GV: I don't get the sense that there's a grand plan. The UCI is doing its thing, the teams are doing theirs, some race organisers are taking some steps but as for the over-arching plan, I'm not sure it exists.

So, when you have problem this massive you need that plan, but I don't see any blueprint and that's the scary part. And it's scary that a lot of sports are looking at cycling and trying to emulate that. I agree there are some good steps being made in cycling that are worth copying but I don't see a strategy because it would involve all those parties working together and as you know not all of them get along swimmingly.

CN: The UCI are keen to stress that there's been a cultural shift within the sport in the last few years, certainly amongst the riders. Would you agree?

GV: I think it's true, there has been. But it's tough to say that riders have changed morally or that it's just that the circumstances have changed in which they find themselves. It's a lot easier for them to resist the pressure they used to find themselves under though, for sure. From everything I hear there's been a very good shift in the last ten years.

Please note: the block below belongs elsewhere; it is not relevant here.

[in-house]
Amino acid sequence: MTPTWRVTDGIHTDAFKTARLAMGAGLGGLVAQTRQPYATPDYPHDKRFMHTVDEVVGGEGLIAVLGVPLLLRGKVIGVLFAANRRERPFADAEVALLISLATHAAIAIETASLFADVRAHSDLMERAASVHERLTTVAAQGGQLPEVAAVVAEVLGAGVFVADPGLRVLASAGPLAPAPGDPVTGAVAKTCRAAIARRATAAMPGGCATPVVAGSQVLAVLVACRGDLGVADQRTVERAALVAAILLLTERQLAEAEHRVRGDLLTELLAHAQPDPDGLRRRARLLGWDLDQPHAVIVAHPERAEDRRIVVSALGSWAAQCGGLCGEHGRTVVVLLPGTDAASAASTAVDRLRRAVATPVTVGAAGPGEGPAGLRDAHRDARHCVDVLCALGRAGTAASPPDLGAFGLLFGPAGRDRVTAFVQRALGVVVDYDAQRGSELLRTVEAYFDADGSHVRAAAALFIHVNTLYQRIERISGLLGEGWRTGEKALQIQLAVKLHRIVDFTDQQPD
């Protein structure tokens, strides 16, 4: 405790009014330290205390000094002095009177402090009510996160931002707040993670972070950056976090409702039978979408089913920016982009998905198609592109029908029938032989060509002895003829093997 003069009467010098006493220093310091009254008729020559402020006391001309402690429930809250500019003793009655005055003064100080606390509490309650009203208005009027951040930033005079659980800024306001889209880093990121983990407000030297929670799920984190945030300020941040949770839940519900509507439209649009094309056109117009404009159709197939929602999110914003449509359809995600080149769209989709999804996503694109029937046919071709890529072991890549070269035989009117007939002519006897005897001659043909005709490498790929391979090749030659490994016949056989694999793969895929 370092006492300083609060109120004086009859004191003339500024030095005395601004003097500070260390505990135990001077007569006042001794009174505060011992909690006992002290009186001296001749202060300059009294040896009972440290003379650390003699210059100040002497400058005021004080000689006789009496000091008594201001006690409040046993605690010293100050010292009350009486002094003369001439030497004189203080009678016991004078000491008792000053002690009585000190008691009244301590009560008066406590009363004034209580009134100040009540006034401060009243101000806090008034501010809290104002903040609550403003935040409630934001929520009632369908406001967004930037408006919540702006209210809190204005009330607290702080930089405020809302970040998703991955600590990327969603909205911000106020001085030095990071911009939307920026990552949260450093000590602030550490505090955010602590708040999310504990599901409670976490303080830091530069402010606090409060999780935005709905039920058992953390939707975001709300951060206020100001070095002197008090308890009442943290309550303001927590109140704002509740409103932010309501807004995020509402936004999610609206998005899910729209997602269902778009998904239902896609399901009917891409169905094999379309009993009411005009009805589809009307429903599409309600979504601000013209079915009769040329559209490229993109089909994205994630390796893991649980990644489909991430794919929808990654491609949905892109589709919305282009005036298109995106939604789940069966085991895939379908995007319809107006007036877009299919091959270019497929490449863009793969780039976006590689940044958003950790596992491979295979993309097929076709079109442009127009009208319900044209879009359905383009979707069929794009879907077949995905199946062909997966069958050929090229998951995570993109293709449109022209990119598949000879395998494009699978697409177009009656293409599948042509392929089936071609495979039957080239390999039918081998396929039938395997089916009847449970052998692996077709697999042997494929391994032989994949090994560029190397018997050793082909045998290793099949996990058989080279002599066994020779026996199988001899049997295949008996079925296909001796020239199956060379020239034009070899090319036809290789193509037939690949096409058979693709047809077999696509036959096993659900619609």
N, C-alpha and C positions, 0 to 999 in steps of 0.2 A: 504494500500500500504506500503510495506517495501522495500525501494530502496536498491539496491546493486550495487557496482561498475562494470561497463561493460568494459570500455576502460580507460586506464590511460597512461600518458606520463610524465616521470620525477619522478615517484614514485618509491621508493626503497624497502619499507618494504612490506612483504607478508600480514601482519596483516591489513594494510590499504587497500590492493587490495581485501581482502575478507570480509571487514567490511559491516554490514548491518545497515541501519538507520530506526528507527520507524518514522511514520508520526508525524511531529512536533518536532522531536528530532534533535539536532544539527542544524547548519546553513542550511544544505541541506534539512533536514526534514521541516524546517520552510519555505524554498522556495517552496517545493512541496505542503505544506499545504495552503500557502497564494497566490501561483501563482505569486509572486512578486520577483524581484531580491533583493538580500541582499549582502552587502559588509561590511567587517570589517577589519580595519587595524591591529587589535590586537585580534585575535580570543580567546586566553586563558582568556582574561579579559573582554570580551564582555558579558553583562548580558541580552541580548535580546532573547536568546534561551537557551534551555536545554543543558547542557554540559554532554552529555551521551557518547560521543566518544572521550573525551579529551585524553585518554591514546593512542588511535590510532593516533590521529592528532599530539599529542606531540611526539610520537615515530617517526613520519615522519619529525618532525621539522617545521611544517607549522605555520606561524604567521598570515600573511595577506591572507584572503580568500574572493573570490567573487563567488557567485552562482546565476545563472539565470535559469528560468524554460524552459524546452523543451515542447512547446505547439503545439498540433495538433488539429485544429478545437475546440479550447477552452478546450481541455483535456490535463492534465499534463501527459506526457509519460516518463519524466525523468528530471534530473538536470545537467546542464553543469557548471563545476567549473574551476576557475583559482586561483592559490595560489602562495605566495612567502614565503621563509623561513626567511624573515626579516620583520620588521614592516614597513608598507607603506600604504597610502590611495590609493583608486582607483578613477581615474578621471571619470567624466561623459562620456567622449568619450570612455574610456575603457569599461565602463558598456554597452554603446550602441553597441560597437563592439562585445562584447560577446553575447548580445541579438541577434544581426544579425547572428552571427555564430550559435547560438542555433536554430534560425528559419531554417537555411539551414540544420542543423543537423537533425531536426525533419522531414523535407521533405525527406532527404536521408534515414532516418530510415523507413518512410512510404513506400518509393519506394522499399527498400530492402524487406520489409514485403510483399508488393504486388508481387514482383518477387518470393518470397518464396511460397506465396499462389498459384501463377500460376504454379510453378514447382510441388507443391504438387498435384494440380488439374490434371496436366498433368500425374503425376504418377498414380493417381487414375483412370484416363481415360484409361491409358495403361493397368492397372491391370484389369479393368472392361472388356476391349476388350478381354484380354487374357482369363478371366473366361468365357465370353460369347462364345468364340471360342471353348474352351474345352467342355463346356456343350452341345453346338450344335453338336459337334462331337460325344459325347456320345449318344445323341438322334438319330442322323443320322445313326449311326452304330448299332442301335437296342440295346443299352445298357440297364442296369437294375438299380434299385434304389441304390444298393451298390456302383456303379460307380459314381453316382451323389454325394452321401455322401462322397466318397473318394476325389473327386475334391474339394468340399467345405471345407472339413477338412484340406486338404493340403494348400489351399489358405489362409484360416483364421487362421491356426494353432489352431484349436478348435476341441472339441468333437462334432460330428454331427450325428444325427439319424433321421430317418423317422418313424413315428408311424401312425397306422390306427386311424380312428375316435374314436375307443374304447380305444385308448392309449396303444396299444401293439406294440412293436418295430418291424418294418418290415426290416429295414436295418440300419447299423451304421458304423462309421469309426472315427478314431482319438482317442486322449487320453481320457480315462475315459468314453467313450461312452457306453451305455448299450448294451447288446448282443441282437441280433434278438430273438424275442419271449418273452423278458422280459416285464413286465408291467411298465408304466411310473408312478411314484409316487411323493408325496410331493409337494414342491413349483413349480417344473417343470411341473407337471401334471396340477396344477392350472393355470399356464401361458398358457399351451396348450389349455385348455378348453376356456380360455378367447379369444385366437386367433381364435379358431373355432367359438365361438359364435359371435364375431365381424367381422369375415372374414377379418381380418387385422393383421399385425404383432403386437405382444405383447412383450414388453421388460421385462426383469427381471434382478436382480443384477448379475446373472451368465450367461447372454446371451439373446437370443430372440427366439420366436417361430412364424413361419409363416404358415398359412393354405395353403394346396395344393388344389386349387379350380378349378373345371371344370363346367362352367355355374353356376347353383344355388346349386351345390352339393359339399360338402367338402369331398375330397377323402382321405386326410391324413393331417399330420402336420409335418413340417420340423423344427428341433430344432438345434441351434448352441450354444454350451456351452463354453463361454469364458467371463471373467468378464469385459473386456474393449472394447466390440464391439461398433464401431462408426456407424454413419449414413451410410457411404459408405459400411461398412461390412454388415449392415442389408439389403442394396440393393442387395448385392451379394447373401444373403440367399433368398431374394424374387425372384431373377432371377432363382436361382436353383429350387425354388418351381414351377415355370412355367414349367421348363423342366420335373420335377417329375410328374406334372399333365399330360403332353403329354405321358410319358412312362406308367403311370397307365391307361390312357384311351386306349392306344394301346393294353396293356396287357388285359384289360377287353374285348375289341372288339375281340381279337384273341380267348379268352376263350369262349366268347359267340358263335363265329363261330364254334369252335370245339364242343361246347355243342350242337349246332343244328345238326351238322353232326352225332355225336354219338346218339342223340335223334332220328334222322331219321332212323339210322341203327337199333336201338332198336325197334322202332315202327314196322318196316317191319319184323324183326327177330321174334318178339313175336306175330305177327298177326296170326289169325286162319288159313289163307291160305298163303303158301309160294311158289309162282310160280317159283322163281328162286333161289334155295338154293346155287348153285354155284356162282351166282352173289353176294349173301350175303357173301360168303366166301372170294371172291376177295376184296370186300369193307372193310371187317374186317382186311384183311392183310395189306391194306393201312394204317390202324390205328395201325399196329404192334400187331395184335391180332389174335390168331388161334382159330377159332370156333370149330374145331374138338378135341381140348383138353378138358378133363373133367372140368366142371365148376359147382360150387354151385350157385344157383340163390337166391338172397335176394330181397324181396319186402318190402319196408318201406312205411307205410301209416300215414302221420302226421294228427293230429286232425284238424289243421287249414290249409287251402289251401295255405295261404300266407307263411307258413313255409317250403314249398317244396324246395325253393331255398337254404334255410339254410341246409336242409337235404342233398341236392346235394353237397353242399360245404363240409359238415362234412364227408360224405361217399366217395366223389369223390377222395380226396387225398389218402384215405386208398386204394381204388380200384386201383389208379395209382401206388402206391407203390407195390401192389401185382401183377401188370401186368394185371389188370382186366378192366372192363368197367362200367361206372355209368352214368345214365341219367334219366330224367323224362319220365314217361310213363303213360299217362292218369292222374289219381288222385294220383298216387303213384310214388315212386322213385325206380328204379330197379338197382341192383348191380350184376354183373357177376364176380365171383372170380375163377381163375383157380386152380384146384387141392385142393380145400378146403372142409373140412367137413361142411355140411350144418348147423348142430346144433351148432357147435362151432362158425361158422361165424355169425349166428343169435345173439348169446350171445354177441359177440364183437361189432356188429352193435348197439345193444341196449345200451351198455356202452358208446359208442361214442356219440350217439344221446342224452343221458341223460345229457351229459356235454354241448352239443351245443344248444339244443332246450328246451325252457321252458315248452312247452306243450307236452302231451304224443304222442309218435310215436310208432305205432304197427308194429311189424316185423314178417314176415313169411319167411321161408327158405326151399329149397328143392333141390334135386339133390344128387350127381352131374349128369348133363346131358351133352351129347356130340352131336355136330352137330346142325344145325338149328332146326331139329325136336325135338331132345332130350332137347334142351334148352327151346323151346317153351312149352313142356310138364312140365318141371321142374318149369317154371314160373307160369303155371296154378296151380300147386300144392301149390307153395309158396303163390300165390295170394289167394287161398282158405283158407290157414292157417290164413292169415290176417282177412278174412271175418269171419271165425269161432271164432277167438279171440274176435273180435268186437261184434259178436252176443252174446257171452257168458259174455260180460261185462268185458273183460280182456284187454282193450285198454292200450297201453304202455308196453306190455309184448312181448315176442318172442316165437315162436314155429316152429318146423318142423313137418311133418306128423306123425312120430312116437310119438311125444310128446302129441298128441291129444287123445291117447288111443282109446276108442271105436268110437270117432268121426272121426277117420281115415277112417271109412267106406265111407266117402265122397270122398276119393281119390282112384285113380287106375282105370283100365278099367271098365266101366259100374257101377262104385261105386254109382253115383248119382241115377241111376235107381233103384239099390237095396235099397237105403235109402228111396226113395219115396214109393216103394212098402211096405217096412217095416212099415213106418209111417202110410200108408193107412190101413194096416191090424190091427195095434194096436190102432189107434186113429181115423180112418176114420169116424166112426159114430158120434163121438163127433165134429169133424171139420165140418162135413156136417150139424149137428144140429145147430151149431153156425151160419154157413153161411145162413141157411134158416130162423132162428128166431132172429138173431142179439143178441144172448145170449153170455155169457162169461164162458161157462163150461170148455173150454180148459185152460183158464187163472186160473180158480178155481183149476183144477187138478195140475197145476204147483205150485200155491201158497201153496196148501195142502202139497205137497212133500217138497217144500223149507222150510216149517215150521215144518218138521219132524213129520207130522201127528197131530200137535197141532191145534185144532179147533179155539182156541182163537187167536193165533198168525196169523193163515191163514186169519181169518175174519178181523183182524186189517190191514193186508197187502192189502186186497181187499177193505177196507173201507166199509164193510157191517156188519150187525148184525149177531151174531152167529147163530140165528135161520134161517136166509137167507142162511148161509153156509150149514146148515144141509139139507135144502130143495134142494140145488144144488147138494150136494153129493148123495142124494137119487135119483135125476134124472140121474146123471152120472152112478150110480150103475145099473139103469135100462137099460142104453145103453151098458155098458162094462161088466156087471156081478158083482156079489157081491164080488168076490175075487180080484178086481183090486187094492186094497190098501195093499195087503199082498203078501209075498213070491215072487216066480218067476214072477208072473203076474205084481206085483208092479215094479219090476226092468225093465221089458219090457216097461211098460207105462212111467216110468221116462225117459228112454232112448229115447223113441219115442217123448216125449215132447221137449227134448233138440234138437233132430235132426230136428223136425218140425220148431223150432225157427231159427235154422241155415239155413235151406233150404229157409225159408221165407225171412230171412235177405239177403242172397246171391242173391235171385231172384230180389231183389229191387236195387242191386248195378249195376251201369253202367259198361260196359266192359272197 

CN: Has the Biological Passport been integral in that shift?

GV: Well look at someone like Dr Mike Ashenden. He is very level headed and heavily involved. He realises it's not perfect and it's a work in progress. When someone sneaks through the net he comes out and says that we can learn from it and that's exactly what it is - a work in progress. It's always going to need tweaking. It hasn't solved the problem of doping and it's not the golden bullet. I don't think there is one.

CN: In your opinion what are the challenges that the passport faces?